Use this URL to cite or link to this record in EThOS:
Title: Novel insights into in vivo functions of the asthma susceptibility gene ORMDL3
Author: Loeser, Stephan
ISNI:       0000 0004 7657 051X
Awarding Body: Imperial College London
Current Institution: Imperial College London
Date of Award: 2017
Availability of Full Text:
Access from EThOS:
Access from Institution:
ORMDL3 was first identified as an asthma susceptibility gene by multiple GWA studies. Subsequent in vitro and in vivo analyses identified the protein as a negative regulator of de novo sphingolipid synthesis and inducer of ER-stress, while ORMDL3 overexpression in mice elevated IgE, eosinophilia and IL-4 induction in response to OVA application. The aim of this thesis was to decipher functions of ORMDL3 in regulating HDM and Alternaria induced allergic airways disease, utilising Ormdl3 deficient mice. Initial HDM administration regimens applied to adult and neonatal WT and Ormdl3 deficient mice, revealed that HDM induced airway pathophysiology was largely unaffected by Ormdl3 deficiency. Nonetheless, airway lumen IL-4 secretion in response to HDM was tempered in adult mice upon Ormdl3 deletion, while neonatal Ormdl3 KO mice exhibited enhanced pulmonary eosinophilia. Since adult Ormdl3 KO mice were protected from fungal allergen induced AHR, epithelial DAMP release and ER-stress induction, the ability of ORMDL3 to regulate asthma disease onset might depend on the capacity of particular allergens to directly induce Ormdl3 expression. Furthermore, protective asset of Ormdl3 deficiency was attributable to the proteins function in airway epithelial cells. Mechanistically, ORMDL3 promoted the induction of the ATF6 dependent UPR pathway, while no differences were detected in disease relevant sphingolipid metabolites. In agreement with in vitro reports, ORMDL3 was however found to negatively regulated de novo sphingolipid synthesis in vivo. Interestingly, in an acute model of Alternaria administration, Ormdl3 deficiency enhanced disease pathology, signified by the detection of elevated pulmonary type-2 cytokines levels. In summary, ORMDL3, the most significant risk factor for asthma identified by GWA studies, modulated acute allergen dependent innate immune responses, leading to elevated type-2 immunity in Ormdl3 KO mice before adaptive immune responses were established. Conversely, during long term fungal allergen exposure, gene deficiency led to protection from enhanced airway resistance and cellular damage, highlighting mechanisms whereby ORMDL3, identified by GWA studies regulates allergic immune responses.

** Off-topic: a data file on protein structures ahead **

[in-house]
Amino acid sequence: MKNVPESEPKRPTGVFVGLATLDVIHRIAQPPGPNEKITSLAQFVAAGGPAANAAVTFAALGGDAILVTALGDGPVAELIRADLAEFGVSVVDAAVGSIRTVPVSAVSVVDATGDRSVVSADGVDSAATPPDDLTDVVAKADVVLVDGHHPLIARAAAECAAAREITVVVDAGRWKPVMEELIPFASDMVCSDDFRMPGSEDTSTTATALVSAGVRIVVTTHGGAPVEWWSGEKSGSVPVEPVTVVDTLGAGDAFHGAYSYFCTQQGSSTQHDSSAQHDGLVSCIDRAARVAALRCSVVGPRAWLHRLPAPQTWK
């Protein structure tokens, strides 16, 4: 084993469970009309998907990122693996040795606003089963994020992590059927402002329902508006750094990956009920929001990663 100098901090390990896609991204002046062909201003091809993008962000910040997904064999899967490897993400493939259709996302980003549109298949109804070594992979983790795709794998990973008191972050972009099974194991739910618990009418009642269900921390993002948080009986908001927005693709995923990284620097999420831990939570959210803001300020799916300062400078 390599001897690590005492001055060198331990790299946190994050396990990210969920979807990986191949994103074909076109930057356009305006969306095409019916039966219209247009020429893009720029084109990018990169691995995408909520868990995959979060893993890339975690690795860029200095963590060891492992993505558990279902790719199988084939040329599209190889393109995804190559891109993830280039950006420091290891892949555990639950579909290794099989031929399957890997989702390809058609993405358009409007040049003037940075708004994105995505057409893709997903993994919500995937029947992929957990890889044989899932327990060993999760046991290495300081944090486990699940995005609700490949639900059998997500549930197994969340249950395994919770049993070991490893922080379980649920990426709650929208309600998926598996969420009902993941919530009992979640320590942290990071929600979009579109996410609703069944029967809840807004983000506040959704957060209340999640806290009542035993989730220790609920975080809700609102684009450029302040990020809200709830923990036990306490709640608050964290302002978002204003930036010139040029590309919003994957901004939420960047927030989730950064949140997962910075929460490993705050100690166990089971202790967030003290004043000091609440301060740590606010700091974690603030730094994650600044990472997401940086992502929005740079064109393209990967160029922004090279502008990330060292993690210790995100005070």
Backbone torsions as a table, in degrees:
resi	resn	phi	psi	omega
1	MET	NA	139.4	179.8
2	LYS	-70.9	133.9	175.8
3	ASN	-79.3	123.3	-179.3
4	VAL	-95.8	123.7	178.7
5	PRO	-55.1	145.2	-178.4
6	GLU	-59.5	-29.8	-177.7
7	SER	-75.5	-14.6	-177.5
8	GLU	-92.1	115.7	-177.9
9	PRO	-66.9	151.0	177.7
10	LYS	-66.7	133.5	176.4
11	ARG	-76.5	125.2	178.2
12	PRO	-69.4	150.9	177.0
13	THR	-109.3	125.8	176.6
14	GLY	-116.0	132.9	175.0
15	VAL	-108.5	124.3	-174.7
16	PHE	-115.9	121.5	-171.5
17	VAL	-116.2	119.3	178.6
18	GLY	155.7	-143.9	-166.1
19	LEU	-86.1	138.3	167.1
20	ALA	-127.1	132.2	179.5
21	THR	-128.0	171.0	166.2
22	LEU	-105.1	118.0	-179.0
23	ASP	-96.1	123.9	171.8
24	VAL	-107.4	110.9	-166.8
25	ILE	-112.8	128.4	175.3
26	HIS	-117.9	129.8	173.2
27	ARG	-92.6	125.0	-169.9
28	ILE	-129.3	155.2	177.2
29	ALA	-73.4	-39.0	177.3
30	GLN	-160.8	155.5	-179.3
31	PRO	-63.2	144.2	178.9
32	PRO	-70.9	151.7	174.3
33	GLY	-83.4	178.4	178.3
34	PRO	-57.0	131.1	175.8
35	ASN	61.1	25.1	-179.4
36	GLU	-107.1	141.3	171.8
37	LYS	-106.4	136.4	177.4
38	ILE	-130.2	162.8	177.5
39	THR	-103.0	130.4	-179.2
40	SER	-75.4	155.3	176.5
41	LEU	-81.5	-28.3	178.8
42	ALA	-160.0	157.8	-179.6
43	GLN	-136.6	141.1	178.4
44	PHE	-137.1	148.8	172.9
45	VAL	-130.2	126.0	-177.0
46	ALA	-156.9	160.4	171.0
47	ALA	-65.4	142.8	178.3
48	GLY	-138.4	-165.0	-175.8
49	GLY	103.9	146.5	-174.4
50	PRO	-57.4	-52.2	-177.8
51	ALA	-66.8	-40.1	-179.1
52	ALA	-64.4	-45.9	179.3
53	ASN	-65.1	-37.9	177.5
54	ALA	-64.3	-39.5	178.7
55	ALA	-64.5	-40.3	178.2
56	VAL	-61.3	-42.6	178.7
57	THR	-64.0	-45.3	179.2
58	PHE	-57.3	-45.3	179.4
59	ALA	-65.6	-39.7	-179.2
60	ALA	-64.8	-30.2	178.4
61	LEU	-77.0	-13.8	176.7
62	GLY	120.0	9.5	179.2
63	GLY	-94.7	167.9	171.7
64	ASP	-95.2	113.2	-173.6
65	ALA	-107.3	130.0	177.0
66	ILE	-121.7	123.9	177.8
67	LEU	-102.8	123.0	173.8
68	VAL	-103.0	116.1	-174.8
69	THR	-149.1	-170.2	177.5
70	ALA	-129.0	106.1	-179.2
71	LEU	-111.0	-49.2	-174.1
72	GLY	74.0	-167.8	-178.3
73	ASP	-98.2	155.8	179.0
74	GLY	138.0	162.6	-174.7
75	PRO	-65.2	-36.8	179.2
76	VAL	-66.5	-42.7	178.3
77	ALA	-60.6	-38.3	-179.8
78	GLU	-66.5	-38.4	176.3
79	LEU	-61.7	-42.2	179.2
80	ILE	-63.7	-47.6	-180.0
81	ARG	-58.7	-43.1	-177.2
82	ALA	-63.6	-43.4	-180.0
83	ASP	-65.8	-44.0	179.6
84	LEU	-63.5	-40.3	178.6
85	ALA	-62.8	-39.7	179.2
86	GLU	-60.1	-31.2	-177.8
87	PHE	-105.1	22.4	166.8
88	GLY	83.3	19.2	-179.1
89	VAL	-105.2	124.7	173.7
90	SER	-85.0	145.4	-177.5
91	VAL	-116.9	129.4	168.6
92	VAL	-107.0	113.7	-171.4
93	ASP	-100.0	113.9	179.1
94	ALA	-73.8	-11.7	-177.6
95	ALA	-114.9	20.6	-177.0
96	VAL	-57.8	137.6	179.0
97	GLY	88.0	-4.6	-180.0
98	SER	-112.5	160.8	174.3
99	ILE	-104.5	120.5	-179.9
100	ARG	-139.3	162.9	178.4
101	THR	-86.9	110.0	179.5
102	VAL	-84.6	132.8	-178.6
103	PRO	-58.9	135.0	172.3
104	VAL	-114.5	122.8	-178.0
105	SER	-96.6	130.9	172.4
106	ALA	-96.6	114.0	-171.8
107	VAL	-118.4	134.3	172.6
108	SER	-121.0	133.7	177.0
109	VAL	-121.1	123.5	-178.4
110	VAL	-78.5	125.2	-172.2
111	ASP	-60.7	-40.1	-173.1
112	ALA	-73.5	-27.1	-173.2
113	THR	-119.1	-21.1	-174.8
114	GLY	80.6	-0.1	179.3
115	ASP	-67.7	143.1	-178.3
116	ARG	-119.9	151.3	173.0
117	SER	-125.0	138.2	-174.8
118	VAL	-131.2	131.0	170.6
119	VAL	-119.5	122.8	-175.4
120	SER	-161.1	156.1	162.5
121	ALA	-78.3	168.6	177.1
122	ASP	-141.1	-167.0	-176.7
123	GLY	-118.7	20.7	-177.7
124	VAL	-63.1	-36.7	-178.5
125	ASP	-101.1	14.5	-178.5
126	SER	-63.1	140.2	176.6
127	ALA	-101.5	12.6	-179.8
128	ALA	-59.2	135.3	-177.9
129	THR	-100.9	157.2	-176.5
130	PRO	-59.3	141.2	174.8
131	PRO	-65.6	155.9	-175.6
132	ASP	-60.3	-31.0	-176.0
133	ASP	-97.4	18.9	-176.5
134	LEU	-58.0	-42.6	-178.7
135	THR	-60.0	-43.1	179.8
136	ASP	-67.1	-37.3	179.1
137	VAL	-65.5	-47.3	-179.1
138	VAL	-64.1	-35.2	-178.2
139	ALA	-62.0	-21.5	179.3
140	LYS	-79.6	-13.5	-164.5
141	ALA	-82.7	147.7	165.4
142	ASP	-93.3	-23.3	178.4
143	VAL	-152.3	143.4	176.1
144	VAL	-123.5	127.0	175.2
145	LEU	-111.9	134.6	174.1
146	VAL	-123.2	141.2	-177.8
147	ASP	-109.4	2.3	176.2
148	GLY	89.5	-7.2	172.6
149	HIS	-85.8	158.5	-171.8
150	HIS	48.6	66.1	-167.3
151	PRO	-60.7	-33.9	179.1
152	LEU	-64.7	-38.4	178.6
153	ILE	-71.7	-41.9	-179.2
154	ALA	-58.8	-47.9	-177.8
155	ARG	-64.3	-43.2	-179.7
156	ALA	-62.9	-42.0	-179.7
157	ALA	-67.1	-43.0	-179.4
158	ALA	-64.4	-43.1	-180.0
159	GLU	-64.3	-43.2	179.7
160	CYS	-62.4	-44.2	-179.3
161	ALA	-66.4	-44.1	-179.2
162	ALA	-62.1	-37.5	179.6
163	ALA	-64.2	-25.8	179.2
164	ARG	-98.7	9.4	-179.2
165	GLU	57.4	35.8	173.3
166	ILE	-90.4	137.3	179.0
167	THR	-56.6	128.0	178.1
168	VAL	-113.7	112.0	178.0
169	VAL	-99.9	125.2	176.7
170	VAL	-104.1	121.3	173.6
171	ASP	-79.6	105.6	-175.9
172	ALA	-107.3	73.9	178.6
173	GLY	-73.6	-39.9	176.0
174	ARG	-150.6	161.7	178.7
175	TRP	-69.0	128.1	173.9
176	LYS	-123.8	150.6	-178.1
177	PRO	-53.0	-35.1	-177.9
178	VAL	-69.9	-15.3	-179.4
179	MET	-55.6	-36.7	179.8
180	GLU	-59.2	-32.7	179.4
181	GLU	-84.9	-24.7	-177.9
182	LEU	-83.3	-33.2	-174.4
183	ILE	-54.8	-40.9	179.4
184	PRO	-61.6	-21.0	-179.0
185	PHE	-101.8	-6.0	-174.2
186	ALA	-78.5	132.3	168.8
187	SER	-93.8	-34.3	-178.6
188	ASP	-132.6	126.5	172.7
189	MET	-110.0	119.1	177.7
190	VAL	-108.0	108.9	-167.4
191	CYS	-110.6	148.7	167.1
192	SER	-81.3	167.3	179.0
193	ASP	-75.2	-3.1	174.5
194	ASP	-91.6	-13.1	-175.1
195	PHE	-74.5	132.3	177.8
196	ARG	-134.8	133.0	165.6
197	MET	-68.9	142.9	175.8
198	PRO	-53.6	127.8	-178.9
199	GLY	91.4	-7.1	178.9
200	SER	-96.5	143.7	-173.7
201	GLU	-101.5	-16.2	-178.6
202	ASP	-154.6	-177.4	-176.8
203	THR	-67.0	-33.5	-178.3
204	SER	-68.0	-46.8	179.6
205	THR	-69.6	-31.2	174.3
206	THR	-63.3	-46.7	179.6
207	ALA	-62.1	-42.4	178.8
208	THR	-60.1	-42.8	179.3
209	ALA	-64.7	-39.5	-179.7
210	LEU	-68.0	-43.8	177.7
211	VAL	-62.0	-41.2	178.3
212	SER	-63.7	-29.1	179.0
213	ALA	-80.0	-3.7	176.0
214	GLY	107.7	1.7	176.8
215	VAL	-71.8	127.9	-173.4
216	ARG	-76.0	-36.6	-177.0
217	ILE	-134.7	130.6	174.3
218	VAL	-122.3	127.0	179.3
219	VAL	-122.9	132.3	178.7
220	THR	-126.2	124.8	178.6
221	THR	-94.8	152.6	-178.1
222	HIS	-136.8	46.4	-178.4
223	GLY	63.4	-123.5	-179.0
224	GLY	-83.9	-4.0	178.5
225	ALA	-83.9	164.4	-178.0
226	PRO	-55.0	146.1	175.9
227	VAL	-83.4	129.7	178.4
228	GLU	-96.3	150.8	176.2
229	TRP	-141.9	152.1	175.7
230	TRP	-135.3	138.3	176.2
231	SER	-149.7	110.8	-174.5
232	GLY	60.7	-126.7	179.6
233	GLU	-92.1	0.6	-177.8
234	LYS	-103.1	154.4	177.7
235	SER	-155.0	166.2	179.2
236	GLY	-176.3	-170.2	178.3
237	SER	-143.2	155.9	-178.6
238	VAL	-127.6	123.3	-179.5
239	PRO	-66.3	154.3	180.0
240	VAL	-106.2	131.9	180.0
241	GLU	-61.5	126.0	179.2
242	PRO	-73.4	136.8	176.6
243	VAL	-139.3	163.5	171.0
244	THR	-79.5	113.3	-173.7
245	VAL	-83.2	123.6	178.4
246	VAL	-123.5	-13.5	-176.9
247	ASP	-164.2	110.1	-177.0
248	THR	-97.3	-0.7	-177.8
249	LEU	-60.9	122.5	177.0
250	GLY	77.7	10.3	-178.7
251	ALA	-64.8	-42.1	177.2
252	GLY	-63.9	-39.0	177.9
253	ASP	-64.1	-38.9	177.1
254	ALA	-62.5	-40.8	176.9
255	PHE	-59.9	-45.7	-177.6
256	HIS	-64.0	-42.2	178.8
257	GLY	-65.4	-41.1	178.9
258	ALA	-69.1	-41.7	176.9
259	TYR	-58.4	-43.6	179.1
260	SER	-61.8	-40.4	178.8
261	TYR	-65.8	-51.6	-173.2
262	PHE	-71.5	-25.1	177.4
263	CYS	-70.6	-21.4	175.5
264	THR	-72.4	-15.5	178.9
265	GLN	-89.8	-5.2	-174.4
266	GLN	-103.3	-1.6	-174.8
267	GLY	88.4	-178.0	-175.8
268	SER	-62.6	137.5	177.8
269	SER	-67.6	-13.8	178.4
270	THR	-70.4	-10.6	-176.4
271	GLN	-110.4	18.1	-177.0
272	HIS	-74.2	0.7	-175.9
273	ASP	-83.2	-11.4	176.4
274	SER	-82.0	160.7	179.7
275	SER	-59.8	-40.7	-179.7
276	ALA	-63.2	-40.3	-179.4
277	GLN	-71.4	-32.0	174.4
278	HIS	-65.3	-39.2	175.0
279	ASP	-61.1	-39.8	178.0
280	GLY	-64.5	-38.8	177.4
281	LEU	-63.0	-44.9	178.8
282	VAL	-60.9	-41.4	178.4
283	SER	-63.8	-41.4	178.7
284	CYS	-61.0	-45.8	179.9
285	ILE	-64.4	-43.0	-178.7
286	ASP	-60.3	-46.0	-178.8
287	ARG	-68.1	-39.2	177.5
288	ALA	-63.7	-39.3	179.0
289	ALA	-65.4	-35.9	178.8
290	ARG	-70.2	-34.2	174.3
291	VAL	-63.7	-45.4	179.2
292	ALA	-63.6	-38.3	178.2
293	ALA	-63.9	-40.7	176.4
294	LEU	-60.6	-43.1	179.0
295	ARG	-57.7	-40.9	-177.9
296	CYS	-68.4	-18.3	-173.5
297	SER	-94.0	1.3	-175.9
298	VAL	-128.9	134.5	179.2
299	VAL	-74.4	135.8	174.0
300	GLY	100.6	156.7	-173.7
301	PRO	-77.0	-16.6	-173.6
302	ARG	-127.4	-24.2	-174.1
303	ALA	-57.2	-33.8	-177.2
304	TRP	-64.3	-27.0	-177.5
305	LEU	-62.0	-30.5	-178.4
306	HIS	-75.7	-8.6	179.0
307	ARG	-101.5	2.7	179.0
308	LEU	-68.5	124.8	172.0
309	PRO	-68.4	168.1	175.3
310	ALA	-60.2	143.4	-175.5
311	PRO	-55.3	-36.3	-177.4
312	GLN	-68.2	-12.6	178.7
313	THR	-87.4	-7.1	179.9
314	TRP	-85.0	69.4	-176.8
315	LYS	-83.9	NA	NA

Supervisor: Lloyd, Clare M. ; Zhang, Youming ; Moffatt, Miriam F. Sponsor: Wellcome Trust
Qualification Name: Thesis (Ph.D.) Qualification Level: Doctoral